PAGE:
Overexpressing P bHLH ::bHLH enhances tolerance to abiotic stress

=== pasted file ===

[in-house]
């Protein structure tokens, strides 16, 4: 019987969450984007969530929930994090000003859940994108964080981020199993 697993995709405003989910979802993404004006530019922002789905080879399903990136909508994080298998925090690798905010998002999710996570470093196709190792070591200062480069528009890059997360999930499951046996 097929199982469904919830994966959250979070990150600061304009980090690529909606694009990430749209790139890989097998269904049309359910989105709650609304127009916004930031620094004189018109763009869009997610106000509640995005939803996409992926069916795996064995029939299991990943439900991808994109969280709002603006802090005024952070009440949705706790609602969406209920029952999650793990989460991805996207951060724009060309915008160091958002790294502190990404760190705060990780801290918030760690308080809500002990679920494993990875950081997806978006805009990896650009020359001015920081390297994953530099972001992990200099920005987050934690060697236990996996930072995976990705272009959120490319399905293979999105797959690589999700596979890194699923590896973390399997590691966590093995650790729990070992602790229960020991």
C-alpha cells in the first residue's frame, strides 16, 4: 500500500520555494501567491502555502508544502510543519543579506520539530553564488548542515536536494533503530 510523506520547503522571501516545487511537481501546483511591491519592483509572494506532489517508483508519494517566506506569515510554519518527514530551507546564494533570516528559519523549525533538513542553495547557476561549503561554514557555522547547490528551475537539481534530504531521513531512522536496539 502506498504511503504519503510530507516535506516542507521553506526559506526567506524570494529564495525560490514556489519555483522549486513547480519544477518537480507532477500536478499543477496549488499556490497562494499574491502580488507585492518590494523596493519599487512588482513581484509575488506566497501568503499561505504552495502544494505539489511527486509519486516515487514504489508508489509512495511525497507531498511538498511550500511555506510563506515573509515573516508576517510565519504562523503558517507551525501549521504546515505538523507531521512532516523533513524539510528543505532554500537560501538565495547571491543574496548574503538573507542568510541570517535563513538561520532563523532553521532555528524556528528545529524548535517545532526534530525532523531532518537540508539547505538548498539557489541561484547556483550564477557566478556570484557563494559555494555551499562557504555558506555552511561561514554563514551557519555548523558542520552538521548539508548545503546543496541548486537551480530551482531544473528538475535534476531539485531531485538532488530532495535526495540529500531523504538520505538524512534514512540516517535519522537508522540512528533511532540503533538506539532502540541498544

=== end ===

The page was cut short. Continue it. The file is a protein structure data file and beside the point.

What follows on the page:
An increasing number of bHLH TFs have been reported to play an essential role in response to abiotic stress [44,45,46]. Ectopic expression of Pyrus ussuriensis PubHLH1 results in a higher survival rate of transgenic tobacco than WT under chilling treatment . We previously identified a bHLH gene (CgbHLH001) from a halophyte C. glaucum , which conferred drought tolerance to transgenic tobacco and maize , moreover, enhanced photosynthetic capacity was also achieved in CgbHLH001-overexpressing maize. In the present study, the transgenic Arabidopsis overexpressing PbHLH::bHLH presented a better performance than the WT in relevant gene expression at transcriptional and translational levels when suffered from salt, drought or lower temperature stress. Our results suggest that CgbHLH001 promoter is inducible and can drive CgbHLH001 overexpression ectopically, which in turn enhances stress tolerance in transgenic Arabidopsis. Although CgbHLH001 gene was expressed at a higher transcriptional level in transgenic Arabidopsis, while much lower translational level was present, regardless the CaMV35S or CgbHLH001 promoter was used. Accumulating evidence suggests a mismatch between transcriptional and translational levels, and the obvious difference between mRNA level and protein expression may be attributed to post-transcriptional regulation and/or post-translation modifications . Besides, the apparent difference of the CgbHLH001 protein level was also found between the ectopic expression in Arabidopsis (much lower level) and ontologic expression in C. glaucum (relatively higher level; Fig. 4B) under the same condition. It may be the cytosol environment in Arabidopsis (glycophyte) unfavorable for CgbHLH001 protein (originated from halophyte) accumulation, together with the reason that the protein expression efficiency is determined by multiple factors, including translation rates , translation modulation , protein’s half-life , protein synthesis delay and protein transport .